Laptop gaming has always occupied an unfavourable niche in the market.
For all-out gamers, desktops can be built that will out-perform laptops for a fraction of the cost. In the casual arena, portable devices have reigned supreme – as evidenced by the 4 million mini consoles Nintendo have sold off the back of the Switch. However, advancements in technology have quietly continued for laptop gaming systems, and 2019 might conjure up the perfect storm in which they become viable.
Improving your cooling
Cooling is a major factor in PC performance, for obvious reasons. The larger environs of a PC case promote extra airflow and allow for a greater level of customization, making overclocking a prospect. Laptops suffer inherently in this department due to their small build size, and often will deploy innovative heat sink methods to reroute heat to side fans. A couple of factors are helping to address this. Firstly, manufacturers are rightly putting money into innovation – MSI, for example, recently launched their Cooler Boost 5 technology, which they say will drastically improve temperatures and boost performance. Secondly, peripherals are getting better and better. Cooling pads now features liquid and air powered systems that not only provide cooling, but also improve airflow, a commonly overlooked consideration in effective cooling.
Creating modular design
If the reason cooling can be a problem is upgrade-ability, then a key area for the industry should be addressing that lack of flexibility. Manufacturers know this, and finding a way to open up the laptop so it can be modified – without losing portability – has always been a focus. The results of CES 19 indicate that this may be the way forward. According to a report by Live Mint, a new generation of gaming laptops are likely to use the same chipsets and graphics chips found in desktops. This could create a trend for far more flexibility in laptop design and builds.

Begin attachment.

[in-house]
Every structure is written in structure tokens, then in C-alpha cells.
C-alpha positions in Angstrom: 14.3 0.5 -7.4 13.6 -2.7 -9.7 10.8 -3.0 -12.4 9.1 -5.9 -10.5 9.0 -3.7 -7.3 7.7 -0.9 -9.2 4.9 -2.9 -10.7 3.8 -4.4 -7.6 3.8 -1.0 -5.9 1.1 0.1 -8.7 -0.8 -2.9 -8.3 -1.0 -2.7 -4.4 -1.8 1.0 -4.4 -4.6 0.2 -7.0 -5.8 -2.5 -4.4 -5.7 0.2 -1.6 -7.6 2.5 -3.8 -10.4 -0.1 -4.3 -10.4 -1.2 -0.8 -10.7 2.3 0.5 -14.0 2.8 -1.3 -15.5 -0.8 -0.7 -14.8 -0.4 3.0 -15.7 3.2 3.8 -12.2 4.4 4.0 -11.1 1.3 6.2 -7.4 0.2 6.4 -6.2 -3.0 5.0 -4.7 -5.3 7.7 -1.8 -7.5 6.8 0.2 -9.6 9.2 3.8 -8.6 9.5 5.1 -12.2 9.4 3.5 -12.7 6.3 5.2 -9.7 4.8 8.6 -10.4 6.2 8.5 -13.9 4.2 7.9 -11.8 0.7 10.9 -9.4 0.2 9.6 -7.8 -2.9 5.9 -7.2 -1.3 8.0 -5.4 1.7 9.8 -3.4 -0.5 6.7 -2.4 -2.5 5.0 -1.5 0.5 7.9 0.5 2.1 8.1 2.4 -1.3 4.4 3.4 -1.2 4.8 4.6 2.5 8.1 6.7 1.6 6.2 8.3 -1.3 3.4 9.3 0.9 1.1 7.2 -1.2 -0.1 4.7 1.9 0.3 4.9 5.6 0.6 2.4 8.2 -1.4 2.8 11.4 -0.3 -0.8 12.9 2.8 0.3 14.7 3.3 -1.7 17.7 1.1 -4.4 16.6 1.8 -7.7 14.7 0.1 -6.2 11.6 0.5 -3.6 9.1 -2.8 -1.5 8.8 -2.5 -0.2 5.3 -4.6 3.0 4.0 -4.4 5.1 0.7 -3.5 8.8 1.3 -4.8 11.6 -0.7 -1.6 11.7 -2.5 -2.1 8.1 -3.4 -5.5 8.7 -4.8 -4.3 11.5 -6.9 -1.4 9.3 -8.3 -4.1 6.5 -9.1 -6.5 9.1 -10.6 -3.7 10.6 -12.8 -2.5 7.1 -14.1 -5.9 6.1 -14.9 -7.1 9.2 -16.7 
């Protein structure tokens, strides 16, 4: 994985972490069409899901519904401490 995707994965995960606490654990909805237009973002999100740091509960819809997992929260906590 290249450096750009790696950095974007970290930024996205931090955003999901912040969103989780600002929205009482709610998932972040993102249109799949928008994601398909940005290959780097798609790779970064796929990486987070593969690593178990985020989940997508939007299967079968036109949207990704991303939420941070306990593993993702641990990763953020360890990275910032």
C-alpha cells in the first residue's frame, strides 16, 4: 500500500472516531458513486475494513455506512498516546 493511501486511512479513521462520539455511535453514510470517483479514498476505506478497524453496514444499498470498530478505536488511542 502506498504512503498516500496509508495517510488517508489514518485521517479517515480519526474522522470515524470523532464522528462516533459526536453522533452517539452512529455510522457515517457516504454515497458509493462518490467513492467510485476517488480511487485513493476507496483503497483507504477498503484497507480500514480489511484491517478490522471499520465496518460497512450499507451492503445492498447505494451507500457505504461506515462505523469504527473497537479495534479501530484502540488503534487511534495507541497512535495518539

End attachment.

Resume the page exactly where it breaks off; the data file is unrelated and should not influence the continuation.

Project Stream potential
Google isn’t commonly associated with gaming, but eagle-eyed news watchers will have seen an exciting bit of news come out in 2018. Project Stream is Google’s plan to run games at 1080p in 60 FPS via off-device rendering. According to Android Authority, a beta run of the service conducted using Assassins’ Creed Odyssey ended on January 15th. This could open a huge range of opportunities for laptop gamers by negating the need for hardware, and instead allowing the user to essentially stream games. For that purpose, even a cheap Chromebook could do the job.
The laptop benefits from portability and design, but suffers from a lack of performance when compared to full gaming rigs. Technology is breaching the gap as manufacturers see in the market a desire for smaller level devices. As a result, this year could throw up some really important innovations for that corner of the market